Tag Archives: conan the barbarian

Review – Immortals 3D (15) [2011]

Star Rating: 2.5/5

300 and Conan The Barbarian had much in common. Both were the ultimate guy’s film, with plenty of action, swordplay and spilt blood (and for women, there were hulking men with CGI-enhanced torsos). Immortals follows the same theme, just being an inferior version of the two aforementioned movies.

Theseus (Henry Cavill), all ripped and ready to throw himself into the thick of the action.

Set in Ancient Greece, the Heraklion King of Crete, Hyperion (Mickey Rourke – The Wrestler, Iron man 2, The Courier), is hell-bent on destroying the gods, since they failed to answer his prayers to save his family from illness. To do this he needs to unleash the Titans from Mount Tartarus. But he can only set them loose with the Epirus Bow. Yet, the bow is missing and only the gorgeous virgin oracle, Phaedra (Freida Pinto – Miral, Rise of the Planet of the Apes, Black Gold), knows of its location. Thus, King Hyperion marches upon the holy site where she dwells in order to extract the information.

En route, and almost simultaneously, Hyperion’s army pillages a small village where a young peasant, called Theseus (Henry Cavill – Red Riding Hood, The Tudors, Man of Steel) lives with his mother. Theseus has been trained since childhood by an ‘old man’ (John Hurt – Harry Potter I, VII(i) & VII(ii), Tinker Tailor Soldier Spy, In Love With Alma Cogan), who is really Zeus (Luke Evans – Clash of the Titans, Tamara Drewe, The Hobbit I & II) in human form, for a war that will make him immortal. Before long, only Theseus’s abilities will be the barrier between Hyperion and his awful ambitions.

The storyline is simple and easy to follow. One may not come out with a greater understanding of Ancient Greek societies (other than their belief in polytheism), and at 117 minutes Immortals might be a little long; nevertheless, one is unlikely to become bored during the movie. Like in 300 and Conan, it may not be intellectually stimulating. But there is more than enough fighting and bloodshed to keep viewers occupied, even if the combat and battle tactics appear very similar. (And what is it about this genre and men walking around and going into battle bare-chested?)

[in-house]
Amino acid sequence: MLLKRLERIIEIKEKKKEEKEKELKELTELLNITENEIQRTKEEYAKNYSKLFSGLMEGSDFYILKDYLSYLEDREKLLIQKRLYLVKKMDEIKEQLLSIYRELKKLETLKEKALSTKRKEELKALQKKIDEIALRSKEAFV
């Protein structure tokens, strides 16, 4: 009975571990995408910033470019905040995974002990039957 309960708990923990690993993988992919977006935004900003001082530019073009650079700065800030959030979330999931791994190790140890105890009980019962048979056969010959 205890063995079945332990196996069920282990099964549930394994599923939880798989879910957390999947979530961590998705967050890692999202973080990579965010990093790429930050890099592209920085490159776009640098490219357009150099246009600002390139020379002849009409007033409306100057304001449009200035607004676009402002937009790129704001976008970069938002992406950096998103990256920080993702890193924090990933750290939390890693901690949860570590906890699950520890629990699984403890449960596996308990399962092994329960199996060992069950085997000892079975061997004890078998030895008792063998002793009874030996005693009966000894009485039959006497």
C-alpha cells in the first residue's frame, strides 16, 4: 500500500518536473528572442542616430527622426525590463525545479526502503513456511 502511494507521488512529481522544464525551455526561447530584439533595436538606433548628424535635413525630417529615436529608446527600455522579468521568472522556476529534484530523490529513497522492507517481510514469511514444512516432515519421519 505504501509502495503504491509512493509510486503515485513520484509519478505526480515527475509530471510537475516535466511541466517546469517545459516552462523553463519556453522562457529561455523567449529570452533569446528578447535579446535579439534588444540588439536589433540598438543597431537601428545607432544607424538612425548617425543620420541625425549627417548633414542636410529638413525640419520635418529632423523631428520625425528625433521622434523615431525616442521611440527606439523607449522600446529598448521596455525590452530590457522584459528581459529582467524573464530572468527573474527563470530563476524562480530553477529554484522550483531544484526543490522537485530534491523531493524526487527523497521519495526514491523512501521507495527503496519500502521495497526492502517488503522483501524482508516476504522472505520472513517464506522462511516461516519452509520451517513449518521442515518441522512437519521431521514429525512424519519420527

The beautiful Phaedra (Freida Pinto), dressed for a dinner-date, tending to Theseus’s wounds. Perhaps if he had worn some body armour, his injuries may have been avoided?

However, there is much that Immortals lacks in comparison to those other two films. First, it lacks the (far from subtle) political connotations of 300, entailing that the film has no hidden message (in fairness, nor does Conan). Second, the dialogue in Immortals might be less crude than in 300 and Conan, but it is more contrived, less amusing and more predictable, which never bodes well. (At least the dialogue in the atrocious Season of the Witch was so terrible it was funny!) Third, Immortals lacks the strong, massive main character that Gerard Butler and Jason Mamoa respectively portrayed, and which is needed in a film like this. Despite a muscular (and painted) six-pack, the relatively-small Henry Cavill gives a pitiful and unconvincing display as the hero, Theseus. This does not augur well for him, considering that his next major role is in the upcoming Superman film, wherein he plays the eponymous man of steel himself.